SOURCES: "Chinatown After September 11: An Economic
Impact Study;" Wall Street Rising, TenantWise Inc.; TenantWise 2003 tenant
relocation survey, Fiscal Policy Institute, Regional Plan Association/Civ
September 13, 2004
Along with the immeasurable human toll, the city's economy suffered
devastating losses - an estimated $21.2 billion - in the wake of Sept. 11.
In four areas of downtown Manhattan, residents and businesses have struggled
to come back in the three years since the World Trade Center attack.
By the numbers
Finance industry jobs lost since 2000
6.3 million square feet
Commercial space under construction or planned
13 million square feet
Vacant commercial space
Retail vacancy rate below Chambers Street
17 of 74
Number of large firms surveyed, from destroyed buildings, which returned to
Number of those firms that went to New Jersey
Number that went to midtown
Number that went elsewhere
Number of new apartments since Sept. 11
Occupancy rate before Sept. 11
Occupancy rate immediately after Sept. 11
Occupancy rate today
Residents likely to stay for 3 years
Residents likely to stay 5 years
Amount Chinatown's garment industry lost in the year following September 11
Cost of marketing campaign to bring tourists back to Chinatown
Where are they now?
Here's a look at where Wall Street financial firms with at least 100,000
square feet of downtown office space have gone:
Bank of America - relocated majority of 400 employees from 1 WTC to
existing space at 100 W. 33rd Street.
Cantor Fitzgerald - lost 658 out of nearly 1,000 employees; in 2004,
announced plans to lease space at Park Ave. and 59th Street.
Citigroup/Salomon Smith Barney - lost more than 1 million square feet
when 7 WTC fell; has relocated to existing space around the city and in NJ
CIBC World Markets Corp. - moved out of 500,000 square feet at 1
World Financial Center.
Credit Suisse First Boston - moved employees to existing locations in
midtown after being displaced from 5 WTC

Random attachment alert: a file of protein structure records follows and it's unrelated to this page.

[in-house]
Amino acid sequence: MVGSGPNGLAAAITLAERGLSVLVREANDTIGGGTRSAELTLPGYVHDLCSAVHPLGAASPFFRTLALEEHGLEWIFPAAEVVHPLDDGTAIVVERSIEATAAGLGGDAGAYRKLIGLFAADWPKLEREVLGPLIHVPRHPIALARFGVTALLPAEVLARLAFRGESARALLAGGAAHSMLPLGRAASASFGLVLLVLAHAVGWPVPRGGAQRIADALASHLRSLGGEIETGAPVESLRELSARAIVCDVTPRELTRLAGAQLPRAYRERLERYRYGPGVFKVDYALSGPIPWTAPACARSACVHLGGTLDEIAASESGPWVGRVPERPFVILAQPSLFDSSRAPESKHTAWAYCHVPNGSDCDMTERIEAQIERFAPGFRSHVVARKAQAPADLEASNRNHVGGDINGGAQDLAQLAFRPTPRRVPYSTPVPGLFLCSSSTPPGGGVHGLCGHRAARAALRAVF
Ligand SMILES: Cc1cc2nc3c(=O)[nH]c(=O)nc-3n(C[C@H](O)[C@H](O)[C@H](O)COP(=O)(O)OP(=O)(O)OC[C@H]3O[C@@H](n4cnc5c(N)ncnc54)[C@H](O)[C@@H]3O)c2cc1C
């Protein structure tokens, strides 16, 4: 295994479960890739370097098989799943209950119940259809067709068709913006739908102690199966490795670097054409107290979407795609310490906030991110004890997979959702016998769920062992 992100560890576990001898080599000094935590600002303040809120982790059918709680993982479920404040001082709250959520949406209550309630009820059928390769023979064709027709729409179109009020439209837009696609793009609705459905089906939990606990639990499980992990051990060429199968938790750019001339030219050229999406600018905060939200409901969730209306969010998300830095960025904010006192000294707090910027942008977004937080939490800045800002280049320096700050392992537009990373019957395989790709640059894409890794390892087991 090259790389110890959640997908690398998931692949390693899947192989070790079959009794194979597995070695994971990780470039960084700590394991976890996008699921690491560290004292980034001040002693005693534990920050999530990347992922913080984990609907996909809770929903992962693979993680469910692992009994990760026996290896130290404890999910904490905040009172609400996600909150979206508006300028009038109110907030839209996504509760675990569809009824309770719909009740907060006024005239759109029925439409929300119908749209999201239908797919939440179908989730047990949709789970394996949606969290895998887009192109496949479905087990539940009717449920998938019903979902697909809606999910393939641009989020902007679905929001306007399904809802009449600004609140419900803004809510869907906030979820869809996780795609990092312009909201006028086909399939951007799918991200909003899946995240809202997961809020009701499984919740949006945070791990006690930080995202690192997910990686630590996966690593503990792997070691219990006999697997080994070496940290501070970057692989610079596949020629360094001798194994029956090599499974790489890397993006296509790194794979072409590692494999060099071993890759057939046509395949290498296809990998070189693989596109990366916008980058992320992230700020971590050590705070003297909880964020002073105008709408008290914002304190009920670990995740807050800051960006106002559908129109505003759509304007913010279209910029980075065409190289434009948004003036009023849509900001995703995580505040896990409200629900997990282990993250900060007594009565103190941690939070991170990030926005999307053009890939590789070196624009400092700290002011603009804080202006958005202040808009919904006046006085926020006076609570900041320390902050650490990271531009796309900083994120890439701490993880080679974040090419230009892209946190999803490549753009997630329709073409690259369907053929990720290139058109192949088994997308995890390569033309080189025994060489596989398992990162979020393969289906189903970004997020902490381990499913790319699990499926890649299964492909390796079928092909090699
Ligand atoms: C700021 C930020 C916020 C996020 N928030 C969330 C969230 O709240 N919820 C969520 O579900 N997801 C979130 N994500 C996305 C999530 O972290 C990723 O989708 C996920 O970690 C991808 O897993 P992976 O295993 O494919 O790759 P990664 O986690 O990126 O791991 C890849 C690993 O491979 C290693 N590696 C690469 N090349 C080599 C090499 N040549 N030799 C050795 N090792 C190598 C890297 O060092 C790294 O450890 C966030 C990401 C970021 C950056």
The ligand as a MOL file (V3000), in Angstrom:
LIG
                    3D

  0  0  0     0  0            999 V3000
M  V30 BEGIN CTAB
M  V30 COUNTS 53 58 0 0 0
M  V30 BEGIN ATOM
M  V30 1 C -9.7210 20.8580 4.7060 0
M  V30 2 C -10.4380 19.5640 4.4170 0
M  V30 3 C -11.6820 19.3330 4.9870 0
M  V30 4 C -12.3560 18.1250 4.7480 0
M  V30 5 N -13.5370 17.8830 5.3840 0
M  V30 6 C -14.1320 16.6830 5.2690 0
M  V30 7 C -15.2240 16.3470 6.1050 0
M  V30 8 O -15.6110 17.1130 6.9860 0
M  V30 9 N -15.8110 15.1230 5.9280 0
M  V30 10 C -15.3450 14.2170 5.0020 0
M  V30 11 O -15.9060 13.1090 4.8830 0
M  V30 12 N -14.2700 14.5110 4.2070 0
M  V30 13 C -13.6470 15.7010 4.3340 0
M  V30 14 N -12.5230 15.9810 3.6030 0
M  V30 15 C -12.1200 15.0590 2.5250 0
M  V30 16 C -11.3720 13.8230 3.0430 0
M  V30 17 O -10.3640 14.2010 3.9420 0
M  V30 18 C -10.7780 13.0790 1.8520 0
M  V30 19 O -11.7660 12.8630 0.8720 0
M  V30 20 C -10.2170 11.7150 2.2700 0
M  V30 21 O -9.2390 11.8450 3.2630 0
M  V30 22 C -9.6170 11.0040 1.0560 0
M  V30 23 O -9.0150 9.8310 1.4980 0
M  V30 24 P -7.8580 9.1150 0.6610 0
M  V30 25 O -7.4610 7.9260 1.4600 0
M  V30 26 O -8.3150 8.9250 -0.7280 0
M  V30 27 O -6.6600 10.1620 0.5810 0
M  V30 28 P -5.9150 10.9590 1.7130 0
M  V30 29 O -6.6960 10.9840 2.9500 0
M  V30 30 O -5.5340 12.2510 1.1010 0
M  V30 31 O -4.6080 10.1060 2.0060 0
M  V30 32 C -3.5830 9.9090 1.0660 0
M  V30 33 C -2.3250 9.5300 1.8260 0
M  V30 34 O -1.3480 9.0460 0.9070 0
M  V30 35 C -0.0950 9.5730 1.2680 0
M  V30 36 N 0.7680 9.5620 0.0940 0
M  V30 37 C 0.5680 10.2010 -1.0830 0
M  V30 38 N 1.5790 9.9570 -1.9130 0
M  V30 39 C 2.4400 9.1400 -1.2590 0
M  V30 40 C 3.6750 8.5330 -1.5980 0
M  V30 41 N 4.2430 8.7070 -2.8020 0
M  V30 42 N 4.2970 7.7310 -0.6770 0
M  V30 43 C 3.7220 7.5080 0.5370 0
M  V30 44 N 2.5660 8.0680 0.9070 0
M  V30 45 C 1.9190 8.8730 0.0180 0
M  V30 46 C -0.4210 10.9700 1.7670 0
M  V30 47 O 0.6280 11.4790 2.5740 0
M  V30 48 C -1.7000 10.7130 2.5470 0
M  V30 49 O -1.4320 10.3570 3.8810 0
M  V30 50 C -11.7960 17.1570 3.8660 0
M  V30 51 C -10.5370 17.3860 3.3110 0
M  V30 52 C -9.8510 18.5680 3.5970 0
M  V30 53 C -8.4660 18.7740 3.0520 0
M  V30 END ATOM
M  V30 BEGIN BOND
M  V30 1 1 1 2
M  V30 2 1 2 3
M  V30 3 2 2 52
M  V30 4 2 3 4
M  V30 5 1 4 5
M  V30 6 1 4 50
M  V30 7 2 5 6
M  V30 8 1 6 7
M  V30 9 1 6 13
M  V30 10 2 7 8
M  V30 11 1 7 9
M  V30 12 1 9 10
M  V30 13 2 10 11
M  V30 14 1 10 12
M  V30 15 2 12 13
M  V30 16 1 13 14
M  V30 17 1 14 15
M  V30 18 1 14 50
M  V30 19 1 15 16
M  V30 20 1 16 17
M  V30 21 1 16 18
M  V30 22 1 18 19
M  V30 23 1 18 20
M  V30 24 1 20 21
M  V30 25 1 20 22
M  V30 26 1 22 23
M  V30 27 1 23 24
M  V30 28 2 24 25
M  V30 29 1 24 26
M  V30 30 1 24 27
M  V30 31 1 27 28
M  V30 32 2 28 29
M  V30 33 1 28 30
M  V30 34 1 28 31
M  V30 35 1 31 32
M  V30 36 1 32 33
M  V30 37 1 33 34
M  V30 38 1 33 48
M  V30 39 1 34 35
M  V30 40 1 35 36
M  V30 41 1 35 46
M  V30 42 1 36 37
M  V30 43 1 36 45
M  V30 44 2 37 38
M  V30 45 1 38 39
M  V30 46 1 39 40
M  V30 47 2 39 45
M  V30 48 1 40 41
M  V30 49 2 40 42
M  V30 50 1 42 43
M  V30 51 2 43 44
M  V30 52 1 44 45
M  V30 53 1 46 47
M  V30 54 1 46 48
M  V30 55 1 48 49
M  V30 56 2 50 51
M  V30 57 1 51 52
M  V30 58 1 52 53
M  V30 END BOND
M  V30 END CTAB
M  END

Fiduciary Trust Co. - lost 86 employees at 2 WTC; moved most
remaining employees to 600 Fifth Ave. after attacks.
American Express Co. - returned to Battery Park City with 3,500
employees in 2002.
Bank of New York - returned to its three downtown locations but will
also be moving 1,000 employees to Brooklyn.
Commerzbank - returned to 2 World Financial Center in Battery Park
Deloitte & Touche - moved back to 2 World Financial Center
Deutsche Bank - had purchased new headquarters at 60 Wall St. prior
to 9/11; lost space at 4 WTC and 130 Liberty St.
Fidelity Investments - returned to 1 World Financial Center but will
sublease some of its space there to decentralize operations.
Goldman Sachs Group - moved many employees to Jersey City after 9/11
but just announced plans for a new headquarters to be built in Battery Park
Merrill Lynch & Co. - returned to 2 and 4 World Financial Center but
is subleasing some of that space.
NASDAQ - keeping administrative offices at 1 Liberty Plaza.
OppenheimerFunds - decided not to relocate to midtown and has leased
space in 2 World Financial Center.
SOURCES: "Chinatown After September 11: An Economic Impact Study;" Wall
Street Rising, TenantWise Inc.; TenantWise 2003 tenant relocation
survey, Fiscal Policy Institute, Regional Plan Association/Civic Alliance;
Alliance for downtown New York
RESIDENTIAL DEVELOPMENT BY TYPE
Downtown residential development is beginning to come back with more than
2,300 new apartments since Sept. 11.
CONVERSION NEW DEVELOPMENT TOTAL
1998 1,454 152 1,606
1999 102 308 410
2000 811 209 1,020
2001 2,139 439 2,678
2003 545 449 994
Copyright © 2004, Newsday, Inc